Key blasts 'News of the World tactics'

Prime Minister John Key has compared the taping of his "cuppa'' conversation with Act's Epsom candidate John Banks to tactics used by the now defunct News of the World tabloid.

The Herald on Sunday newspaper today reported that the pair's high-profile conversation in a Newmarket cafe was inadvertently recorded by a freelance cameraman who tried to retrieve his recording device but was stopped by Mr Key's security staff.

The cameraman later discovered the conversation had been unintentionally recorded and gave it to the newspaper.

The Herald on Sunday said it sought legal advice suggesting it could publish the conversation but decided not to on ethical grounds, given the conversation was private.

The newspaper asked Mr Key and Mr Banks to waive privacy considerations, but the requests were turned down.

The Herald on Sunday today published vague details of the pair's conversation, which covered the Act Party's leadership and future, the share of votes National would secure, and New Zealand First's chances at the election.

Mr Key today continued to refuse permission for the recording to be published, saying there was no place for News of the World tactics in New Zealand.

The British tabloid News of the World was shut down in July after claims it hacked into people's phones to source stories, including the phones of teenage murder victim Milly Dowler and the families of soldiers killed in Iraq and Afghanistan.

"Once it starts with me, it'll move to Phil Goff and then it'll move to other well-known New Zealanders. And I think we can see the way the British public have reacted to (the) tactics. It was deliberately put it there,'' Mr Key told Radio New Zealand.

National Party campaign chairman Steven Joyce said the Herald on Sunday had many question to answer over the "illegal taping''.

"There are a number of inconsistencies in the story which together suggest an attempt to conceal a deliberate News of the World-type covert operation.''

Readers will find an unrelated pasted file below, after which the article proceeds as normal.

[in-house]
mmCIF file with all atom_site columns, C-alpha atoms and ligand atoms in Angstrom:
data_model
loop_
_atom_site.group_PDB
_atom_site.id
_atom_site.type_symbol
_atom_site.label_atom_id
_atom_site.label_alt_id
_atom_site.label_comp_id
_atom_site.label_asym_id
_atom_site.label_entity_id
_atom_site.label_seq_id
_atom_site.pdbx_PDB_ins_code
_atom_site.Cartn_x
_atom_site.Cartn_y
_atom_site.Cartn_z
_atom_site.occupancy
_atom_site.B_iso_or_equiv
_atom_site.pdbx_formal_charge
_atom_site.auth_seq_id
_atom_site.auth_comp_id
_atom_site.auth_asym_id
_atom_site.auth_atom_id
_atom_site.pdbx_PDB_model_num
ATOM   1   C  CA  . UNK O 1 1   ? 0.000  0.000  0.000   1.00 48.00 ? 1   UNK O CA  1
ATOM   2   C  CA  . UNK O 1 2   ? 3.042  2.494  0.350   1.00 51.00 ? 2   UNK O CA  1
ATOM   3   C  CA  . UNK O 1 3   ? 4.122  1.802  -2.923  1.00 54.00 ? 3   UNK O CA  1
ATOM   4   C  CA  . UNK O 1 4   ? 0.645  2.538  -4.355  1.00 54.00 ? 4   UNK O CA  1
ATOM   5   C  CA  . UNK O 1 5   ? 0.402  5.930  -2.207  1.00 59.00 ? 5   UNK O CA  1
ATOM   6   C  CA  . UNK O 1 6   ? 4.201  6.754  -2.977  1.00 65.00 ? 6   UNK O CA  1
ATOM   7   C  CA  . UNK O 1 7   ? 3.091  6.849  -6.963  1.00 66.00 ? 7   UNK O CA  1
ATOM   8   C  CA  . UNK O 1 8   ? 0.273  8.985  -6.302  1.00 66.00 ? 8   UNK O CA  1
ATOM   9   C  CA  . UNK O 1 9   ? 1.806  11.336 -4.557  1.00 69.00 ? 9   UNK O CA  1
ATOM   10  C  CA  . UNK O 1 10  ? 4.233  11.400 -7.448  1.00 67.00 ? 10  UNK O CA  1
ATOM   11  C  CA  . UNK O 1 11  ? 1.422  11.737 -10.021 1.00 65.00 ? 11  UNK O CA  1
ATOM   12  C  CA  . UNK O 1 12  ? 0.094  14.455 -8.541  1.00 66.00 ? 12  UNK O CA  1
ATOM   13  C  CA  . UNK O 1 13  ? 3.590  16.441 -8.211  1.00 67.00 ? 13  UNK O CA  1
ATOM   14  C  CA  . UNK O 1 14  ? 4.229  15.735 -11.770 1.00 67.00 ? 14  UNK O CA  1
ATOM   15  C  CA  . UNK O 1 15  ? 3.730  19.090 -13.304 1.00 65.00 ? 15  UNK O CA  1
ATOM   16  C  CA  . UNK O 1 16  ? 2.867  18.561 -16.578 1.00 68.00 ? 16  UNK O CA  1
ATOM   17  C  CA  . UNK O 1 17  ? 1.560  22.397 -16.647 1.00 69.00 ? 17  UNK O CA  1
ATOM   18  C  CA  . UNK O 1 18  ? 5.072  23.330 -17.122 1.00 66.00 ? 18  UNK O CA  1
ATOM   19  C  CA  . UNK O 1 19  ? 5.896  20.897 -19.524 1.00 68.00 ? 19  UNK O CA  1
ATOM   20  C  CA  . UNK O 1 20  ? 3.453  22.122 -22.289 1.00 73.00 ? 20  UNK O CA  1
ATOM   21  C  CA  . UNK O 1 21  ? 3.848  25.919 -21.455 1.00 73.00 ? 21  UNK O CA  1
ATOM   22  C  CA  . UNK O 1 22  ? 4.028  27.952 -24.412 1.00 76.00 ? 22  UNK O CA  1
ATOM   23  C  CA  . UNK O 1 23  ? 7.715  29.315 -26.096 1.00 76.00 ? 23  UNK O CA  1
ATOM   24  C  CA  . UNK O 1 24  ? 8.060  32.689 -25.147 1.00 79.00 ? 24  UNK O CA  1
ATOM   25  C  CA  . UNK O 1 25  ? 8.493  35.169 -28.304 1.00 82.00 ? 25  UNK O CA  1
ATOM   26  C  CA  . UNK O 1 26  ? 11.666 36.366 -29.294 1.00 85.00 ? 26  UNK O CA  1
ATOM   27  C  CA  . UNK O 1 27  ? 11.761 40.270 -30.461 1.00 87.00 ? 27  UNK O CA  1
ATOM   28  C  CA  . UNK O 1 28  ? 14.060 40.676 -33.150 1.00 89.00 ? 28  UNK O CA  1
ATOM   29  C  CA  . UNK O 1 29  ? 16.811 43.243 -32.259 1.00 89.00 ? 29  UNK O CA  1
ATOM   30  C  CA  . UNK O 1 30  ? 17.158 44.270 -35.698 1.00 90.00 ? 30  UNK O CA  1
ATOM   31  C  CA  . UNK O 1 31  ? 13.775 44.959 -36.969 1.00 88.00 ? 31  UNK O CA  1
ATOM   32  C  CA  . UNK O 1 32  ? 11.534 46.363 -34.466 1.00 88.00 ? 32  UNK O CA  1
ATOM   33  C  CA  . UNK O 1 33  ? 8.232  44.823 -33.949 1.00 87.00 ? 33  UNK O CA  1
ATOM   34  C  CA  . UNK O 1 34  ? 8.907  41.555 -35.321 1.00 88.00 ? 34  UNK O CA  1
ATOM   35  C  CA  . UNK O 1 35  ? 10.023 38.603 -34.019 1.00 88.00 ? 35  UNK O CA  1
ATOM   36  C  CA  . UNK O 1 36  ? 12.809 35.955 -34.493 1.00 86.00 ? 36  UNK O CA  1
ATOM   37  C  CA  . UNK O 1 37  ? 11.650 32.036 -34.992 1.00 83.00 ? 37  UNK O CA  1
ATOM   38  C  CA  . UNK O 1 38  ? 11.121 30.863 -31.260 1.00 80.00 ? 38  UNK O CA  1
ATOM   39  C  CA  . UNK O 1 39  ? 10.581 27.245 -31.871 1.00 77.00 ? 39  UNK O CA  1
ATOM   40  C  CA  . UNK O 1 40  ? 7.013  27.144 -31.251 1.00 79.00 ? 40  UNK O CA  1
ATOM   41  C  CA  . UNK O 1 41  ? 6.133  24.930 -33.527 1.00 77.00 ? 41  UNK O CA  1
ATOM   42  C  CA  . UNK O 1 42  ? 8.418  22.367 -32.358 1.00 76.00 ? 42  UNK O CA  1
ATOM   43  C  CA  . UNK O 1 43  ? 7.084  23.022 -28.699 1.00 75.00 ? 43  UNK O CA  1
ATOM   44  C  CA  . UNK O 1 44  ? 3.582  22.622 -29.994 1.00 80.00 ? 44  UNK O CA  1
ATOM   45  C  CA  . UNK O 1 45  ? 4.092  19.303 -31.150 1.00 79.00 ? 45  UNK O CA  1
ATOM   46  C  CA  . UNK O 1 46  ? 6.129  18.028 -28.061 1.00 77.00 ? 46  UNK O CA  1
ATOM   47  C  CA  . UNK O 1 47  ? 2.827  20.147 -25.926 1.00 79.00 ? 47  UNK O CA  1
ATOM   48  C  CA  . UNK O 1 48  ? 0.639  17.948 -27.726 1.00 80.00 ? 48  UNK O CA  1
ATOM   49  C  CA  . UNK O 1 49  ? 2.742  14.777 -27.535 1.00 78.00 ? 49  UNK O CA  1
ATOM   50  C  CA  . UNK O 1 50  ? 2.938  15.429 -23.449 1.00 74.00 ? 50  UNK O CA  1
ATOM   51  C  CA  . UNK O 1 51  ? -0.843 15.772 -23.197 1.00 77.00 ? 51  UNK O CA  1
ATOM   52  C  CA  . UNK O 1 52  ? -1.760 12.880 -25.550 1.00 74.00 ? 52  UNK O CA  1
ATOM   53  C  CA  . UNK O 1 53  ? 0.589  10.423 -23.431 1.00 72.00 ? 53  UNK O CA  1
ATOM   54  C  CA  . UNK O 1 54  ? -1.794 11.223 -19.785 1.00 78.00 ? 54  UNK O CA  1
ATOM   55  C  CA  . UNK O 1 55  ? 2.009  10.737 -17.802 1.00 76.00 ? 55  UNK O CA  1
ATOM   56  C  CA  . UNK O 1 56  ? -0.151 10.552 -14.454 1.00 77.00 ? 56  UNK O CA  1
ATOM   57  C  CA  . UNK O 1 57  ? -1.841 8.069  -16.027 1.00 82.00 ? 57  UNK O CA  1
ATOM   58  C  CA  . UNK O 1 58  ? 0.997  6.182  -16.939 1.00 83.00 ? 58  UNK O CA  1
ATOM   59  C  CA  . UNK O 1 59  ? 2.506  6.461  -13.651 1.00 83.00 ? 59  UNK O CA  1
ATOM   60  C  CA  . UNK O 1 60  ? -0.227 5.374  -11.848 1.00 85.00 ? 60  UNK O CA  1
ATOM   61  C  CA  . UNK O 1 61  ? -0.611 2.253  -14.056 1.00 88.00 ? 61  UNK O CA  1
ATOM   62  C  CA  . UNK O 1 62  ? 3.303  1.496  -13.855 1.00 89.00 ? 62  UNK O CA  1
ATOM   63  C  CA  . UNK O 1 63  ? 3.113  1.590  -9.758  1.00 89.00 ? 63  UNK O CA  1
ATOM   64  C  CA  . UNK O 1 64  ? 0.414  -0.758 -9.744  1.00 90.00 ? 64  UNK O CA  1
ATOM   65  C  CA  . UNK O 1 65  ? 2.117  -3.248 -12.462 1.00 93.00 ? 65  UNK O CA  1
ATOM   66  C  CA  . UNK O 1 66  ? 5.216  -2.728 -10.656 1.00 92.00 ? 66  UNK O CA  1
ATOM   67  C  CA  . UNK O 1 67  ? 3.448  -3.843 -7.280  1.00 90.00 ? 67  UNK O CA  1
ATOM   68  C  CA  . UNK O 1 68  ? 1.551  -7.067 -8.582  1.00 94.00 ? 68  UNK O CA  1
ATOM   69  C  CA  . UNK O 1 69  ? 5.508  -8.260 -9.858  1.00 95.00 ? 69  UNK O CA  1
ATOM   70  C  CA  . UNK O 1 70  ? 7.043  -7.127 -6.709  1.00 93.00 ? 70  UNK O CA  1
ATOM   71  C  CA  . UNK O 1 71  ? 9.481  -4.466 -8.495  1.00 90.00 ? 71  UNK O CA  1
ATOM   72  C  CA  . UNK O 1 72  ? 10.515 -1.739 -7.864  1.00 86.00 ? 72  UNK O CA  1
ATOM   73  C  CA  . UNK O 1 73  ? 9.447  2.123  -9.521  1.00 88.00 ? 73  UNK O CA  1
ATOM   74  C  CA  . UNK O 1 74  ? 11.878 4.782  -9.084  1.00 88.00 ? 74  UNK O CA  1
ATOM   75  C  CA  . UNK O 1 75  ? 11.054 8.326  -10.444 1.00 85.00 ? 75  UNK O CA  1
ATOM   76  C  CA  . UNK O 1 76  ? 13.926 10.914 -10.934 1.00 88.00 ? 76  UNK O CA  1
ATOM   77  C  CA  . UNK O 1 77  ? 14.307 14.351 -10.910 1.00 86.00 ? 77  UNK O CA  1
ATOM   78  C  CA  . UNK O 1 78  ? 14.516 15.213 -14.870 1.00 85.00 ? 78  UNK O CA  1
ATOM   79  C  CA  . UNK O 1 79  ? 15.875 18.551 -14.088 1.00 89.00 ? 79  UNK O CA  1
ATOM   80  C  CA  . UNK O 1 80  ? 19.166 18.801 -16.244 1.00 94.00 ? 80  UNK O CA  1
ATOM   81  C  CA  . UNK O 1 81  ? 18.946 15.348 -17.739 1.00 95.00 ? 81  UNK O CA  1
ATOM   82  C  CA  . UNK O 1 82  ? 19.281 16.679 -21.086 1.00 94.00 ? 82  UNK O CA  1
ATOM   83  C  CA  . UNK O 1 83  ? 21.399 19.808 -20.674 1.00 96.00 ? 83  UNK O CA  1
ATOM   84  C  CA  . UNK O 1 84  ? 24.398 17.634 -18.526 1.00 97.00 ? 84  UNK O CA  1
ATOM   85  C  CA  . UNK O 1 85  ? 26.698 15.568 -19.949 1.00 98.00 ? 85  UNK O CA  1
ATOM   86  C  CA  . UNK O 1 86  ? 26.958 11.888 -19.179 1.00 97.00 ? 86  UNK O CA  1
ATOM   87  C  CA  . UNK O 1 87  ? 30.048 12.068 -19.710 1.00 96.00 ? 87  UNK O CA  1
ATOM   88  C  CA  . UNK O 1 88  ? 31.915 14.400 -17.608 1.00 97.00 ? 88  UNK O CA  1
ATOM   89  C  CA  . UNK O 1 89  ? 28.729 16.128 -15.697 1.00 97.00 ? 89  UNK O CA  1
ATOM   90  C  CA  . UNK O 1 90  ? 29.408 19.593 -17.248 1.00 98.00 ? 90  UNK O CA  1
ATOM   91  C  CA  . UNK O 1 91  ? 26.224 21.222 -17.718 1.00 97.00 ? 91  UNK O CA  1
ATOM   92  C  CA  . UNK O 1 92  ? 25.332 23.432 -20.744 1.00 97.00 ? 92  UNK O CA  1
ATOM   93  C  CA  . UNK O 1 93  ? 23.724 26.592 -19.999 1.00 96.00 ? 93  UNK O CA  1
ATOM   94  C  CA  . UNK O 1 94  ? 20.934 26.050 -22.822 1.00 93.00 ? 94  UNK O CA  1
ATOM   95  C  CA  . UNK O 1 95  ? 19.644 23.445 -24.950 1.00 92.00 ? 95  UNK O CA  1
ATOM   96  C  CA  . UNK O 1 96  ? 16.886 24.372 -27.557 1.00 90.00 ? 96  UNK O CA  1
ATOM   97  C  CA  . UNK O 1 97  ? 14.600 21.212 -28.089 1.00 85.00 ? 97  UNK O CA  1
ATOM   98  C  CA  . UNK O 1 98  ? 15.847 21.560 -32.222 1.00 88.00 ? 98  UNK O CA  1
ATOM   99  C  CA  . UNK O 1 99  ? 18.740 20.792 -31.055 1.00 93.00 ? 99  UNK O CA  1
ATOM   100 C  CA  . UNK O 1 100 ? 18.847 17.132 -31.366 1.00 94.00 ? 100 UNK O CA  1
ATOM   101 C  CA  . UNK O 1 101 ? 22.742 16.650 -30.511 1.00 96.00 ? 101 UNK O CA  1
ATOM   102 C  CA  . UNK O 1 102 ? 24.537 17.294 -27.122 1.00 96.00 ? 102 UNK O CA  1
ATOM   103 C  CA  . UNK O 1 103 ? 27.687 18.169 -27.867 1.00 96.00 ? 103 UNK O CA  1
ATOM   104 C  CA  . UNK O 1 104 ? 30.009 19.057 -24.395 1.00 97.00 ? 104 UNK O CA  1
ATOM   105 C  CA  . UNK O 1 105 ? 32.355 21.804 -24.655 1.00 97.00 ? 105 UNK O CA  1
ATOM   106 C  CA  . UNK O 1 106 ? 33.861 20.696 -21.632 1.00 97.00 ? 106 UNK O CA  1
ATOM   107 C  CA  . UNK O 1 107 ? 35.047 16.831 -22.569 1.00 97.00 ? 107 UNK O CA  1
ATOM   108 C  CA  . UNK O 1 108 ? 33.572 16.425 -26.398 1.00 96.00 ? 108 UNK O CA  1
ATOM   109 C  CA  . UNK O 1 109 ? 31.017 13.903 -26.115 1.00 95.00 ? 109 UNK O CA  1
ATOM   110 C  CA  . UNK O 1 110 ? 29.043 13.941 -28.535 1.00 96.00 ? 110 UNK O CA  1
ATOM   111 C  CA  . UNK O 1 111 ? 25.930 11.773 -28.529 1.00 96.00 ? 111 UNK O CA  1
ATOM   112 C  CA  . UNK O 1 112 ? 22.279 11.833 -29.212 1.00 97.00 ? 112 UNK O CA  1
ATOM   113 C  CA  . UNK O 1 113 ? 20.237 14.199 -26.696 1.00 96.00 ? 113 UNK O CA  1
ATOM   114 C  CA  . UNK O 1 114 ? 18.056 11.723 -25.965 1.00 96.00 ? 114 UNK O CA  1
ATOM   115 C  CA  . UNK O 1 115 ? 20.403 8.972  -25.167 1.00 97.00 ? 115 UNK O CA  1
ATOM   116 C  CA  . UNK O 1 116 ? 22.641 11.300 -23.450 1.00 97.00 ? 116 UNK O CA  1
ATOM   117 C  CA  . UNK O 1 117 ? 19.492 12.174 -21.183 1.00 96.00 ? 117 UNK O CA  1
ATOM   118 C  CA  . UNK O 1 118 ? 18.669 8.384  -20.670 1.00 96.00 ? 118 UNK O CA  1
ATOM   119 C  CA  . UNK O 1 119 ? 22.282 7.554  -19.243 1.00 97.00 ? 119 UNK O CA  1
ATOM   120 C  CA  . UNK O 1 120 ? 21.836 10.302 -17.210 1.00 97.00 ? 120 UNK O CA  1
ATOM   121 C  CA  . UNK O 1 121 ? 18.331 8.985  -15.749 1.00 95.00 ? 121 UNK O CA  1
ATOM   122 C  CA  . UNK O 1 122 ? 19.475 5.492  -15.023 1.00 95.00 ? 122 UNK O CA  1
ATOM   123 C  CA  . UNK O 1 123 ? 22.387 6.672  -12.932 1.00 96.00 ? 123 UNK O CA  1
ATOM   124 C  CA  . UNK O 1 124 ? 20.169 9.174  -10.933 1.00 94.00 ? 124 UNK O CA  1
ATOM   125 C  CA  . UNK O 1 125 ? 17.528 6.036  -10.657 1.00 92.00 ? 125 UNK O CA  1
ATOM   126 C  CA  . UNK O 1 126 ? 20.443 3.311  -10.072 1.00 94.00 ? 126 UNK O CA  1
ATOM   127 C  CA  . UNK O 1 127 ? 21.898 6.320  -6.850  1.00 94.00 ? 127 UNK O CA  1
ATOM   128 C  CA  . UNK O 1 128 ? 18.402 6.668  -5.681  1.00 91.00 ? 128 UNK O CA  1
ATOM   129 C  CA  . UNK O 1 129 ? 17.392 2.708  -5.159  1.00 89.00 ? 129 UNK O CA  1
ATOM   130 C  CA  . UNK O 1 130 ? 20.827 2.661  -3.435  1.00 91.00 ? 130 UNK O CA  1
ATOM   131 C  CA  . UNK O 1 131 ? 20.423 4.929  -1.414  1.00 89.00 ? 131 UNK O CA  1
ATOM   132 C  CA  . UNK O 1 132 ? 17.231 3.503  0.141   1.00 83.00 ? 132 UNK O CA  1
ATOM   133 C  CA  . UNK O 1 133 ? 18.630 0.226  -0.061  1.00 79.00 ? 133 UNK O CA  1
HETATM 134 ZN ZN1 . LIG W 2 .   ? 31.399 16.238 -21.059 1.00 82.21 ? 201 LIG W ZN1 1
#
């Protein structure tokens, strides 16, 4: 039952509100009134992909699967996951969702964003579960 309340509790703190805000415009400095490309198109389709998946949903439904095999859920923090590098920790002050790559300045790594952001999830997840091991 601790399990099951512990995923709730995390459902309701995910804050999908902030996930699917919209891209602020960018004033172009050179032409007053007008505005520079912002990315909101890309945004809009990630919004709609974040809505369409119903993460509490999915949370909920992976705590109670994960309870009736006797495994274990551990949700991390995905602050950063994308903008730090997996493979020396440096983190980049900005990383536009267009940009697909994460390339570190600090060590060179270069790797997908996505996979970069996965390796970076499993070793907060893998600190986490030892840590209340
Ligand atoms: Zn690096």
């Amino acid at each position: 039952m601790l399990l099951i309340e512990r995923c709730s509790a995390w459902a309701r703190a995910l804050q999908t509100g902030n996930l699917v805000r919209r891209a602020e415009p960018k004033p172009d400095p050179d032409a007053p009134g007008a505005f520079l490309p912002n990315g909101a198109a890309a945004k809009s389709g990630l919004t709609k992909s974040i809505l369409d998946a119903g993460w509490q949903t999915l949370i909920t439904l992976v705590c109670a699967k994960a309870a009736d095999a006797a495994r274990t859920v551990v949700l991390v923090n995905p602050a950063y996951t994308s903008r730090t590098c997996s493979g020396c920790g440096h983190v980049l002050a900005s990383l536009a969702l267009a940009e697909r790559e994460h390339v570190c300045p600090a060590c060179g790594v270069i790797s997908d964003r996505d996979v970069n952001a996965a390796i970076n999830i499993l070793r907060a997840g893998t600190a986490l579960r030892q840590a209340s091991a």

Mr Joyce said the radio transmission device was concealed inside a pouch placed next to Mr Key.

"Any camera operator knows that if you are seeking to obtain legitimate audio, you don't muffle it by leaving the microphone in a pouch. This was an experienced cameraman, and the only possible conclusion is that the concealment was deliberate,'' he said.

Mr Joyce also disputed that the camerman tried to approach Mr Key's staff during the meeting.

"The problem is that no approach was made until after the meeting was over. If the approach had been made during the meeting to inform staff that a recording or transmitting device was left on the table, it would have been retrieved immediately.''

He took issue with the cameraman's claim he discovered the recording later.

"That is untrue. When the cameraman approached the Prime Minister's staff member for the return of the microphone, the cameraman acknowledged he was aware the conversation had been recorded.''

Mr Joyce said the Herald on Sunday story made no attempt to disclose the freelance cameraman's working relationship with the paper, but an email to Mr Key's office last night sought the return of the wireless microphone "taken from our staff member''.

Mr Joyce said the paper needed to respond to serious questions of fact.

"The conclusion one is left with is that the Herald on Sunday deliberately arranged the taping, in an unwelcome introduction of UK-style News of the World tabloid tactics into the New Zealand media environment, and is now deliberately seeking to distance themselves publicly.''

Labour's Epsom candidate David Parker has called for the recording to be made public.

He did not approve of secret recordings, but said Mr Key's chat with Mr Banks was not a normal meeting.

"This is something that they orchestrated, they made sure that there were 40 cameramen there and had a very public cup of tea,'' Mr Parker told Newstalk ZB.

University of Otago political scientist Bryce Edwards and right-wing blogger David Farrar are among those who have also said the tape should be released.


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